Teenie Harris: Racial Progress


The results of the Civil Rights movement are ever evolving. It’s been a bumpy process—surges of progressive equality in one instance, met with setbacks such as assassinations, unfair imprisonment, and the silent segregation of “not separate but still not equal” pervading all areas of life. Even with a second-term African American president, our society is still working out the balance of human rights. However, much of the progress of racial harmony was evident in Teenie Harris’s lifetime, which he captured beautifully, sampled here in this week’s selections. They include positive images of racial inclusion, camaraderie, and mutual support in business alliances, entertainment, sports, pageants, organizations, and day-to-day friendships.

1914

Group portrait of basketball players wearing vertically striped socks cheering in locker room, c. 1930–1970, black and white: Kodak Safety Film; Heinz Family Fund

6274

Group portrait of six beauty pageant contestants in evening gowns with sashes, including “Miss Universe Contestant”, “Miss Universe [...]yles by [...]“, [...] Coastguard Aux. No. 32″, and Miss Pittsburgh seated in center, c. 1930–1970, black and white: Kodak Safety Film; Heinz Family Fund

19716

Two men, including Fred “Sir Frederick” Squires on right, standing behind group of four seated women styling hair, in interior with mermaids on wall, c. 1950–1970, black and white: Kodak Safety Film; Heinz Family Fund

32512

Group portrait of men and women, most wearing name tags, including woman kneeling in front row, in interior with squiggle patterned carpet, and sunburst clock on right wall, 1969, black and white: Kodak Safety Film; Heinz Family Fund

42623

Group portrait of seven men, including one on right wearing dark double breasted suit with middle button fastened, moustache, and eyeglasses, posed in front of Pittsburgh Courier Newspaper offices, c. 1947, black and white: Kodak Safety Film; Heinz Family Fund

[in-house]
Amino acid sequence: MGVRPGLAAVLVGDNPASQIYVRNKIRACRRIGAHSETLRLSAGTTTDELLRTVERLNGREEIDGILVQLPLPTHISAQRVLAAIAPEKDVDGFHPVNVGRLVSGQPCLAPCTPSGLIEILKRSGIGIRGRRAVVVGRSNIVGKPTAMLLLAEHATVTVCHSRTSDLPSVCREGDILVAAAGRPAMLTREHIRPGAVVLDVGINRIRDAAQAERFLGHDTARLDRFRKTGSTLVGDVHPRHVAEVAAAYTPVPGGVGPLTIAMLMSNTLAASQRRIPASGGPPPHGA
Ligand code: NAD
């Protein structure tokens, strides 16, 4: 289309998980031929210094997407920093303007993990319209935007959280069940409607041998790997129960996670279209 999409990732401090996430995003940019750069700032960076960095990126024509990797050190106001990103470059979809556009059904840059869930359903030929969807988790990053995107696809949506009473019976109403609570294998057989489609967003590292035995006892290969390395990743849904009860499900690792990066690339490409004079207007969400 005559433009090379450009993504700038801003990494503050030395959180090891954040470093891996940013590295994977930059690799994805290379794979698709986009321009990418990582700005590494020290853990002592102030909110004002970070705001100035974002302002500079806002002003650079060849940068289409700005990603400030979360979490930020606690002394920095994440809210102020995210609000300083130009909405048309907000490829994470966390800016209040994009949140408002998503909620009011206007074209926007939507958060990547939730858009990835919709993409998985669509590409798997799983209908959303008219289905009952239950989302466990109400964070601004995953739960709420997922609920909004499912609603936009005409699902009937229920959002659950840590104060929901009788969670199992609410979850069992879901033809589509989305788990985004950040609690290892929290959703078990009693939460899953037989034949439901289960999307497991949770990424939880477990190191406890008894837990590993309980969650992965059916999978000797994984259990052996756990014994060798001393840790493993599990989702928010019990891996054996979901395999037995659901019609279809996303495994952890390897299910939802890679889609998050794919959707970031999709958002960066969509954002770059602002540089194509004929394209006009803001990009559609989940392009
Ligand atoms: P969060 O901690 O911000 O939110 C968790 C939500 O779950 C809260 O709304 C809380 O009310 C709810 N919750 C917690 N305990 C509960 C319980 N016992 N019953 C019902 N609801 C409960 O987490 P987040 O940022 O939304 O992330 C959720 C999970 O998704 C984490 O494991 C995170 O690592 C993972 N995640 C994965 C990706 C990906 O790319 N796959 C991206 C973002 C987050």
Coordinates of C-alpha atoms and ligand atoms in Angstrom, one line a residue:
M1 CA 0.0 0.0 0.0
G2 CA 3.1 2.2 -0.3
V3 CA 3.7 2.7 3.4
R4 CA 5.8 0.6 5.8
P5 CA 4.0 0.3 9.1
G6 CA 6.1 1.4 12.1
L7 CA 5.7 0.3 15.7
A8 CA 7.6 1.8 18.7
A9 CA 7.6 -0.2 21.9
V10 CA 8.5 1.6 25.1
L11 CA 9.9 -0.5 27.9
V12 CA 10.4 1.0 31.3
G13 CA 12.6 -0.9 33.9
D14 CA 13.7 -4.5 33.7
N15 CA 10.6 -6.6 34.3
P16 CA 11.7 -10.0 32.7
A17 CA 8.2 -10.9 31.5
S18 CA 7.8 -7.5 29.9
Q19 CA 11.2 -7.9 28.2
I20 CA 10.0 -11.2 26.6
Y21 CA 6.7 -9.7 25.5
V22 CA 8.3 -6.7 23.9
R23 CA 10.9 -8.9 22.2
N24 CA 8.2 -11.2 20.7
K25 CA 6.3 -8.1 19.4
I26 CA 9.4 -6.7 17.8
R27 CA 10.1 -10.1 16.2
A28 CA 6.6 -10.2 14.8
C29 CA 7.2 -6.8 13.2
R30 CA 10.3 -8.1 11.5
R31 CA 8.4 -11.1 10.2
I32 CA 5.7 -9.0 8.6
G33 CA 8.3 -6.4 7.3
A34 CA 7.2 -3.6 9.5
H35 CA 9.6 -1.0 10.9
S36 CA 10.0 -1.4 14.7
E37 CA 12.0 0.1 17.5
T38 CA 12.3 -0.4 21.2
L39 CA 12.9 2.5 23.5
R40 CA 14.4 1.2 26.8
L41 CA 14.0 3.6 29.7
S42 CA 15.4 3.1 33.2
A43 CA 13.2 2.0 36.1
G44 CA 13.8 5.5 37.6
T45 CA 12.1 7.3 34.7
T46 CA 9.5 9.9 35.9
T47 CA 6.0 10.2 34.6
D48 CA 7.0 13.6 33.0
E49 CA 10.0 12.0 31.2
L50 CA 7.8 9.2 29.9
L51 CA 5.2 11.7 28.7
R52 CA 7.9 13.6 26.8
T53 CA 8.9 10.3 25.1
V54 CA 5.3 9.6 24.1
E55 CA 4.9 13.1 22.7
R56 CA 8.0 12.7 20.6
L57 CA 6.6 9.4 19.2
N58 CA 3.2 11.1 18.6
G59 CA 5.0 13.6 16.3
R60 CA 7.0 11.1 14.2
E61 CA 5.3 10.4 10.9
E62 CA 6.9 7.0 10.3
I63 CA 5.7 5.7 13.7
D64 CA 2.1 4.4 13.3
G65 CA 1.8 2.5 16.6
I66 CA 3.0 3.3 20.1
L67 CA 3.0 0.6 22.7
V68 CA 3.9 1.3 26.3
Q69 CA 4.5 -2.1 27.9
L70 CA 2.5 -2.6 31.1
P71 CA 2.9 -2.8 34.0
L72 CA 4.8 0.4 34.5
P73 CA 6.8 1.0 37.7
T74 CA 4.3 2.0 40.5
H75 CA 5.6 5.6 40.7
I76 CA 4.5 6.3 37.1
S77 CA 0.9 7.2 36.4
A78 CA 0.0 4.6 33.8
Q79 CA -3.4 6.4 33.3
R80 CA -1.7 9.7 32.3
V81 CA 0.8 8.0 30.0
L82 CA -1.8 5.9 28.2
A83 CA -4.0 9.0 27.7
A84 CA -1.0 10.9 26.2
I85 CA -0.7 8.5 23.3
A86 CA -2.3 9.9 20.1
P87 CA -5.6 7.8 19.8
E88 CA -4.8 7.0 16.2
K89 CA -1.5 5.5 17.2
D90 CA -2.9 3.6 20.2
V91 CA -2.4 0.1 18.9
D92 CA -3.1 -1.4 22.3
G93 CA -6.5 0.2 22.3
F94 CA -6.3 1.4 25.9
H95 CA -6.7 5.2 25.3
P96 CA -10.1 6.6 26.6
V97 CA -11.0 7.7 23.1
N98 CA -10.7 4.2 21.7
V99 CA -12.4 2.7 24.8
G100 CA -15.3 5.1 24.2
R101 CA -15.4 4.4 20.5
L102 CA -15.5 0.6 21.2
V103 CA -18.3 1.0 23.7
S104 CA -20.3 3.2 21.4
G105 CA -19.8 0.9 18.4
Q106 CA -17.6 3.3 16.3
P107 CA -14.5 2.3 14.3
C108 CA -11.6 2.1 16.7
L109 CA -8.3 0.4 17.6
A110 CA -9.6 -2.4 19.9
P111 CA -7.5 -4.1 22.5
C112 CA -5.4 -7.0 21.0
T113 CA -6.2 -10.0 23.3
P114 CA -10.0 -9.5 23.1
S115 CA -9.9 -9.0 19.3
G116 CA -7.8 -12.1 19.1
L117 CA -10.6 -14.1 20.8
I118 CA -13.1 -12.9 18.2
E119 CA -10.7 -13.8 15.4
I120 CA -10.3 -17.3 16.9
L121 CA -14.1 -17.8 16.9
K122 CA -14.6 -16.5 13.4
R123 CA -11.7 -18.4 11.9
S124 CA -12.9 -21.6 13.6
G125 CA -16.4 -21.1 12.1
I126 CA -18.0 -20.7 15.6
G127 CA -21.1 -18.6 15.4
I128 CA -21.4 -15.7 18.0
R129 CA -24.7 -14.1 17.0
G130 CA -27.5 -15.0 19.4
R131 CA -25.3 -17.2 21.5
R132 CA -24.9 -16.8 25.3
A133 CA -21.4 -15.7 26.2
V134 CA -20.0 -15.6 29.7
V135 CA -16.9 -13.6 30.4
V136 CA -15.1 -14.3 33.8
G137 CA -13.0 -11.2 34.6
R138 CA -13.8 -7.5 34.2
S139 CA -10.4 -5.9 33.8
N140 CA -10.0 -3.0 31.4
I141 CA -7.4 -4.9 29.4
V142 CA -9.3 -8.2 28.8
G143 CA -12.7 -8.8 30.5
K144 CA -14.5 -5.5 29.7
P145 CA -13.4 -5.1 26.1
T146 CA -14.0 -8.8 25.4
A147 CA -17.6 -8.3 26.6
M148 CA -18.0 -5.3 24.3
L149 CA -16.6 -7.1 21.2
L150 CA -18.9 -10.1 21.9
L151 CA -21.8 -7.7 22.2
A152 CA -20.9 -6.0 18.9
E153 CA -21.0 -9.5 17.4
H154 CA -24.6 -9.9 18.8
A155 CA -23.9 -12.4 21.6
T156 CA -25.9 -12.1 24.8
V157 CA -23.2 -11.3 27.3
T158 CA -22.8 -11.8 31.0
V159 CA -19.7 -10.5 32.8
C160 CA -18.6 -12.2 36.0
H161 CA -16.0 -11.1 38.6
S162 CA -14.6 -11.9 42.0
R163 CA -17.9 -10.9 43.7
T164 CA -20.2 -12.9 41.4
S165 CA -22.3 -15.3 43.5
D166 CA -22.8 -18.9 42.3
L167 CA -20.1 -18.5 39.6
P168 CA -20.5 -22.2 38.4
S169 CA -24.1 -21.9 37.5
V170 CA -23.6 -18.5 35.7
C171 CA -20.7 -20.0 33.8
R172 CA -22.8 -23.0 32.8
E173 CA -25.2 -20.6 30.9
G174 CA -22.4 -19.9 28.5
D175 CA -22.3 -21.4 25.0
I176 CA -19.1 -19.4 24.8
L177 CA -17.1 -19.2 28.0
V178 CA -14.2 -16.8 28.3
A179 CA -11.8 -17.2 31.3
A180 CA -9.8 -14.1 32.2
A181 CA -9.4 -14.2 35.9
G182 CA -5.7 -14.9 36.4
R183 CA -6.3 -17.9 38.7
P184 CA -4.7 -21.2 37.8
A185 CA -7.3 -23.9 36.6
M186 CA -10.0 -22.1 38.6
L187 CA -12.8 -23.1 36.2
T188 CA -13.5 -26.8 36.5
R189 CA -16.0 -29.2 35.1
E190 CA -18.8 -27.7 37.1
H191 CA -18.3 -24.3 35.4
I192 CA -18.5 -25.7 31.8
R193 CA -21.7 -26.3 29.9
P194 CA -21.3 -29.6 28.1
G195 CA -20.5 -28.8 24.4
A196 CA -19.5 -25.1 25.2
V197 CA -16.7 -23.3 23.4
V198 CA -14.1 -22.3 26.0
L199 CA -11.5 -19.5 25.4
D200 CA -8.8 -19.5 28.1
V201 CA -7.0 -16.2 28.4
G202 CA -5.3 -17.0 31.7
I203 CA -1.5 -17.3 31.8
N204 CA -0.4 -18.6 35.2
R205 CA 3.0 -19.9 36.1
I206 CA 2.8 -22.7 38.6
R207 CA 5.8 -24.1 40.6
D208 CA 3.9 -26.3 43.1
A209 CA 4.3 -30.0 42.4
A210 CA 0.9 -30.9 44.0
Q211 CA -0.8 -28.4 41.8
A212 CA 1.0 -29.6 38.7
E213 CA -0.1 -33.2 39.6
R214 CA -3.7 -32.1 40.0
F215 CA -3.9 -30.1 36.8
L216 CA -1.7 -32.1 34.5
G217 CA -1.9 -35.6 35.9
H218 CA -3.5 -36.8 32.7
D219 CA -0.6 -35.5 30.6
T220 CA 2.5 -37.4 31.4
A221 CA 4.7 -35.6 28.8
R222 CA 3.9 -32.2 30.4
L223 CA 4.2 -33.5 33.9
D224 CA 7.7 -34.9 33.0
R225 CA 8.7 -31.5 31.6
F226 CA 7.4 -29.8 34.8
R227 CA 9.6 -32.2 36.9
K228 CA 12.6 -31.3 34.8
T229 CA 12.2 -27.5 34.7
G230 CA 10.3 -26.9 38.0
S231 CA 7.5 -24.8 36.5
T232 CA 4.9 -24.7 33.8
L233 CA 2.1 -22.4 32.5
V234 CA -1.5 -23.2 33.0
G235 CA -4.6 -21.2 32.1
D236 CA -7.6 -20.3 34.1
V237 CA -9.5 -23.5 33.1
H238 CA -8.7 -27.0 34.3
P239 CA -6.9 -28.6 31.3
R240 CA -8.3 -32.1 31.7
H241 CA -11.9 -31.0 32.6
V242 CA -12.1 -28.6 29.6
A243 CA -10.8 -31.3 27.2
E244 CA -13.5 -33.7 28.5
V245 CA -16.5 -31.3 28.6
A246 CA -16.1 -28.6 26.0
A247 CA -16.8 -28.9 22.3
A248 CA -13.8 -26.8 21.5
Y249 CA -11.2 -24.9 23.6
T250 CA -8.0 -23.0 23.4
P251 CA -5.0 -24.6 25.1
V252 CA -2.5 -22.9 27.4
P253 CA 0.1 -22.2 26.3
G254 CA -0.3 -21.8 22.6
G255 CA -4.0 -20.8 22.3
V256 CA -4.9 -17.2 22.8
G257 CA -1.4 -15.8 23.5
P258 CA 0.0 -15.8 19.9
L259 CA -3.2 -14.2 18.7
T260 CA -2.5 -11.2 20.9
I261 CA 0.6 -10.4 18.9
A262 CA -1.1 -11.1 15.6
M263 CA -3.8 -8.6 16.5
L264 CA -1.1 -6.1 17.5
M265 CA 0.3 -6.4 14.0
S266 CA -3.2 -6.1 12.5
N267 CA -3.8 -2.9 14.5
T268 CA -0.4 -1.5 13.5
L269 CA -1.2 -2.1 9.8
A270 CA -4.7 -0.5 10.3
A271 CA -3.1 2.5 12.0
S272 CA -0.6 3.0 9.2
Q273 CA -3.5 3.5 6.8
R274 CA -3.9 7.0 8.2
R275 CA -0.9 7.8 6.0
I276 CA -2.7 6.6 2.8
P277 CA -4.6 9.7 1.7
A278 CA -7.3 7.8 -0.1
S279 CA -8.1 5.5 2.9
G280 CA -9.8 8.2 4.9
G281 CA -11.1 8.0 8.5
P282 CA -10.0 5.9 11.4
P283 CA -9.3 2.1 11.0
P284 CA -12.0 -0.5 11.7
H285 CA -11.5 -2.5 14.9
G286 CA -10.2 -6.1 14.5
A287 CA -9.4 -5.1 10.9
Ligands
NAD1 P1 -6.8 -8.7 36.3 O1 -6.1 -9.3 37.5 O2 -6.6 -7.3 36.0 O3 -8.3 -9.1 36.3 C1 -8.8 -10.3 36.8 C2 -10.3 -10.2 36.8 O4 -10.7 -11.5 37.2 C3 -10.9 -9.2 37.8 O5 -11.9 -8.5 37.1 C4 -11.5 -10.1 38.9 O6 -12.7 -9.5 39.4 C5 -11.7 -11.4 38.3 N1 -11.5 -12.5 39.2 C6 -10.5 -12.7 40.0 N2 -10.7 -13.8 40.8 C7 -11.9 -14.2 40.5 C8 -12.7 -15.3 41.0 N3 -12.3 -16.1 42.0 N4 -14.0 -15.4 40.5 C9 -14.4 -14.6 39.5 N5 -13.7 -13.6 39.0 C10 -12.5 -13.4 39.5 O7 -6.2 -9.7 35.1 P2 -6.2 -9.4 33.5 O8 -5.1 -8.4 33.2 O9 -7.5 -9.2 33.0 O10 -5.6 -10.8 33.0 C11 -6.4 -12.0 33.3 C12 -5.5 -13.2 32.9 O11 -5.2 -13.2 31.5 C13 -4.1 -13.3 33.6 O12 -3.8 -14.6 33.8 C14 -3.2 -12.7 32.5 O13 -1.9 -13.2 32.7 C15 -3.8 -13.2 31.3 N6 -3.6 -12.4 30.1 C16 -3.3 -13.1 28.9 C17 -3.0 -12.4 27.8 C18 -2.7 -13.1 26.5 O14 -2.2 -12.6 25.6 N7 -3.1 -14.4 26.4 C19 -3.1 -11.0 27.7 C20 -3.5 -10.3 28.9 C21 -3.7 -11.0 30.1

47843

Group portrait of three women, including two wearing fur coats, and four men, including one wearing military uniform, with Walt Harper, third from right, posed in interior with light colored walls, c. 1951, black and white: Kodak Safety Film; Heinz Family Fund

54954

Group portrait, front row, from left: William McCarthy, Kenneth Ott, Ernest L. Taylor, guest of honor; Henry Henderson, and Ralph Gardner; back row: David Wilson, William Thomas, Clifford Thompson, Joseph Byrne, and Bert Thompson, posed in basement for birthday testimonial in home of Mr. and Mrs. Young, 306 Chalfont Street, March 1953, black and white: Kodak Safety Film; Heinz Family Fund

62121

Maida Springer Kemp standing and speaking behind head banquet table, with men seated from left: Rev. R. J. Coleman, Edward Shelton, Herbert Hill, Eric Springer, and Hugh Cleeland, at NAACP career conference, University of Pittsburgh Student Union, May 24, 1958, black and white: Kodak Safety Film; Heinz Family Fund

64192

Group portrait of five men, including Pittsburgh Mayor Thomas J. Gallagher, presenting framed letter to woman wearing paisley dress, in the Office of the Mayor at the City County Building, 1959, black and white: Kodak Safety Film; Heinz Family Fund

64512

Group portrait of twelve men wearing bathing suits, including two on right demonstrating lifesaving maneuver, in indoor swimming pool, possibly at Centre Avenue YMCA, c. 1959, black and white: Kodak Safety Film; Heinz Family Fund

68508

Group portrait of Mike Biscegila, Judy Hopson, and Verner Russell, leaning over newspaper, in interior, May 1960, black and white: Kodak Safety Film; Heinz Family Fund

70211

Group portrait of man wearing African dress, and eight women, including one wearing ethnic style dress with vest, standing in center, posed in interior with patterned sofa and chair, c. 1960, black and white: Kodak Safety Film; Heinz Family Fund